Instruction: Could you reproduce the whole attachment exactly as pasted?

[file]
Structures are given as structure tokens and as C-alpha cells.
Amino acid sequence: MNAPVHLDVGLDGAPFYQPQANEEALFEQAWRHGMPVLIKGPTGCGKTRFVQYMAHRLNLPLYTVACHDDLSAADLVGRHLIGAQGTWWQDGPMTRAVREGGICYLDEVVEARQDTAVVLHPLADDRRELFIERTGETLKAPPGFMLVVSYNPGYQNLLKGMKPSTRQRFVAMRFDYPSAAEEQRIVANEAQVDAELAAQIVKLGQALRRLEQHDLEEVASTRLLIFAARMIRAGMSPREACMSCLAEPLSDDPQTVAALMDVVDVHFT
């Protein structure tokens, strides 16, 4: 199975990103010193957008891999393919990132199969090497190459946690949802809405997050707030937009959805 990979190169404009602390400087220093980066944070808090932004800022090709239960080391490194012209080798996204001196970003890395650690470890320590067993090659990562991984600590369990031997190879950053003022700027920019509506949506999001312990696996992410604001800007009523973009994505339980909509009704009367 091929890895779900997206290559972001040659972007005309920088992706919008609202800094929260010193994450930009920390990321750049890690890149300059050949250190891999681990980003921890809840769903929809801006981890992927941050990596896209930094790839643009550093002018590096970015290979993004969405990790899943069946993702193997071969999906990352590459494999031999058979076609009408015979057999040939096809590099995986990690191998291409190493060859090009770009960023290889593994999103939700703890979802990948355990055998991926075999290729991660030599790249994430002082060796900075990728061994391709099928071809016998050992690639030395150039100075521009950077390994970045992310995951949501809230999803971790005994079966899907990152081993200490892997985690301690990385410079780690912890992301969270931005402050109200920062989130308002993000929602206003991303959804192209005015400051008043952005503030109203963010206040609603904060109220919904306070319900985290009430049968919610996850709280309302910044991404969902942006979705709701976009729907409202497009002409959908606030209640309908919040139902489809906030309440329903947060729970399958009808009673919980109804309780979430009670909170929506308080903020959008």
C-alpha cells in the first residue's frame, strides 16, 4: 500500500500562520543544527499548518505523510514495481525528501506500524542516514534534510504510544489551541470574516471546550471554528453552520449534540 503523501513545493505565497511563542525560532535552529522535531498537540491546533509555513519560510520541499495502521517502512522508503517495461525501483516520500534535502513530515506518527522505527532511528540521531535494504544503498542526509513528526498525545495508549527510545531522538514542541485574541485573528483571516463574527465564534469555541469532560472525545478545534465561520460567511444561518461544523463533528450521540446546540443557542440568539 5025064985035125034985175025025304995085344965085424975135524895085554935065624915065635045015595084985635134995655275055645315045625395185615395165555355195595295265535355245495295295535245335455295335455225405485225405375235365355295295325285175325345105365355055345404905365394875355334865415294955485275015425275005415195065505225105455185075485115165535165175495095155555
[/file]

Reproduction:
Structures are given as structure tokens and as C-alpha cells.
Amino acid sequence: MNAPVHLDVGLDGAPFYQPQANEEALFEQAWRHGMPVLIKGPTGCGKTRFVQYMAHRLNLPLYTVACHDDLSAADLVGRHLIGAQGTWWQDGPMTRAVREGGICYLDEVVEARQDTAVVLHPLADDRRELFIERTGETLKAPPGFMLVVSYNPGYQNLLKGMKPSTRQRFVAMRFDYPSAAEEQRIVANEAQVDAELAAQIVKLGQALRRLEQHDLEEVASTRLLIFAARMIRAGMSPREACMSCLAEPLSDDPQTVAALMDVVDVHFT
């Protein structure tokens, strides 16, 4: 199975990103010193957008891999393919990132199969090497190459946690949802809405997050707030937009959805 990979190169404009602390400087220093980066944070808090932004800022090709239960080391490194012209080798996204001196970003890395650690470890320590067993090659990562991984600590369990031997190879950053003022700027920019509506949506999001312990696996992410604001800007009523973009994505339980909509009704009367 091929890895779900997206290559972001040659972007005309920088992706919008609202800094929260010193994450930009920390990321750049890690890149300059050949250190891999681990980003921890809840769903929809801006981890992927941050990596896209930094790839643009550093002018590096970015290979993004969405990790899943069946993702193997071969999906990352590459494999031999058979076609009408015979057999040939096809590099995986990690191998291409190493060859090009770009960023290889593994999103939700703890979802990948355990055998991926075999290729991660030599790249994430002082060796900075990728061994391709099928071809016998050992690639030395150039100075521009950077390994970045992310995951949501809230999803971790005994079966899907990152081993200490892997985690301690990385410079780690912890992301969270931005402050109200920062989130308002993000929602206003991303959804192209005015400051008043952005503030109203963010206040609603904060109220919904306070319900985290009430049968919610996850709280309302910044991404969902942006979705709701976009729907409202497009002409959908606030209640309908919040139902489809906030309440329903947060729970399958009808009673919980109804309780979430009670909170929506308080903020959008």
C-alpha cells in the first residue's frame, strides 16, 4: 500500500500562520543544527499548518505523510514495481525528501506500524542516514534534510504510544489551541470574516471546550471554528453552520449534540 503523501513545493505565497511563542525560532535552529522535531498537540491546533509555513519560510520541499495502521517502512522508503517495461525501483516520500534535502513530515506518527522505527532511528540521531535494504544503498542526509513528526498525545495508549527510545531522538514542541485574541485573528483571516463574527465564534469555541469532560472525545478545534465561520460567511444561518461544523463533528450521540446546540443557542440568539 5025064985035125034985175025025304995085344965085424975135524895085554935065624915065635045015595084985635134995655275055645315045625395185615395165555355195595295265535355245495295295535245335455295335455225405485225405375235365355295295325285175325345105365355055345404905365394875355334865415294955485275015425275005415195065505225105455185075485115165535165175495095155555